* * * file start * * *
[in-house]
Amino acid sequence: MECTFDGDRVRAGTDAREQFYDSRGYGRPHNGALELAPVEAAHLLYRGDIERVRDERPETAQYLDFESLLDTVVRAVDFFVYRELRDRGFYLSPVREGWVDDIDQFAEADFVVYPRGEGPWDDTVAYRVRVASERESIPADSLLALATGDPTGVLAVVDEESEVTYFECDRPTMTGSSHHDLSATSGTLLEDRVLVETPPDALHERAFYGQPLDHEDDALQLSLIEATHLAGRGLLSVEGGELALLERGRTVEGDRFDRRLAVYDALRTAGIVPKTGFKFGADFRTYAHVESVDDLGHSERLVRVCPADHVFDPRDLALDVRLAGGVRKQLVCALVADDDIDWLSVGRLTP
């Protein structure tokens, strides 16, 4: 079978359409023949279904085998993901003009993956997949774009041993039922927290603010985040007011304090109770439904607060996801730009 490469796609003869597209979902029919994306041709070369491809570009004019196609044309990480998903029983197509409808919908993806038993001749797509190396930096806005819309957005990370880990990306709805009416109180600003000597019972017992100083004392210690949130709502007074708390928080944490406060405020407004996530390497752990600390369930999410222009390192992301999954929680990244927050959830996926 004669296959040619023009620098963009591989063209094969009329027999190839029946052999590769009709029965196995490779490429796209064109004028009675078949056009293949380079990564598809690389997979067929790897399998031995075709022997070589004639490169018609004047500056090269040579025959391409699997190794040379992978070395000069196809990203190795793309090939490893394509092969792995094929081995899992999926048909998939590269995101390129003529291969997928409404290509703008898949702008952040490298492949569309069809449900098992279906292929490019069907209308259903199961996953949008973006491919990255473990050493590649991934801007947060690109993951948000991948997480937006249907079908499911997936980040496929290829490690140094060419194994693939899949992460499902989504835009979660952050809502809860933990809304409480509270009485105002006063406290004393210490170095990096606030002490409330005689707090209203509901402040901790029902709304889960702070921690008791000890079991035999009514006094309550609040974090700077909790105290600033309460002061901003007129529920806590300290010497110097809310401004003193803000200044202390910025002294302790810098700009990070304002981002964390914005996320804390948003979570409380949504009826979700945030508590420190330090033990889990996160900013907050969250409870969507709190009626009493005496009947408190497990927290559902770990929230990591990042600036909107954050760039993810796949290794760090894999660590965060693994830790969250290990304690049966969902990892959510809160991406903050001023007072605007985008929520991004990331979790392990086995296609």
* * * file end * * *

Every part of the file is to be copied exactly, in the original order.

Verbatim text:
[in-house]
Amino acid sequence: MECTFDGDRVRAGTDAREQFYDSRGYGRPHNGALELAPVEAAHLLYRGDIERVRDERPETAQYLDFESLLDTVVRAVDFFVYRELRDRGFYLSPVREGWVDDIDQFAEADFVVYPRGEGPWDDTVAYRVRVASERESIPADSLLALATGDPTGVLAVVDEESEVTYFECDRPTMTGSSHHDLSATSGTLLEDRVLVETPPDALHERAFYGQPLDHEDDALQLSLIEATHLAGRGLLSVEGGELALLERGRTVEGDRFDRRLAVYDALRTAGIVPKTGFKFGADFRTYAHVESVDDLGHSERLVRVCPADHVFDPRDLALDVRLAGGVRKQLVCALVADDDIDWLSVGRLTP
């Protein structure tokens, strides 16, 4: 079978359409023949279904085998993901003009993956997949774009041993039922927290603010985040007011304090109770439904607060996801730009 490469796609003869597209979902029919994306041709070369491809570009004019196609044309990480998903029983197509409808919908993806038993001749797509190396930096806005819309957005990370880990990306709805009416109180600003000597019972017992100083004392210690949130709502007074708390928080944490406060405020407004996530390497752990600390369930999410222009390192992301999954929680990244927050959830996926 004669296959040619023009620098963009591989063209094969009329027999190839029946052999590769009709029965196995490779490429796209064109004028009675078949056009293949380079990564598809690389997979067929790897399998031995075709022997070589004639490169018609004047500056090269040579025959391409699997190794040379992978070395000069196809990203190795793309090939490893394509092969792995094929081995899992999926048909998939590269995101390129003529291969997928409404290509703008898949702008952040490298492949569309069809449900098992279906292929490019069907209308259903199961996953949008973006491919990255473990050493590649991934801007947060690109993951948000991948997480937006249907079908499911997936980040496929290829490690140094060419194994693939899949992460499902989504835009979660952050809502809860933990809304409480509270009485105002006063406290004393210490170095990096606030002490409330005689707090209203509901402040901790029902709304889960702070921690008791000890079991035999009514006094309550609040974090700077909790105290600033309460002061901003007129529920806590300290010497110097809310401004003193803000200044202390910025002294302790810098700009990070304002981002964390914005996320804390948003979570409380949504009826979700945030508590420190330090033990889990996160900013907050969250409870969507709190009626009493005496009947408190497990927290559902770990929230990591990042600036909107954050760039993810796949290794760090894999660590965060693994830790969250290990304690049966969902990892959510809160991406903050001023007072605007985008929520991004990331979790392990086995296609």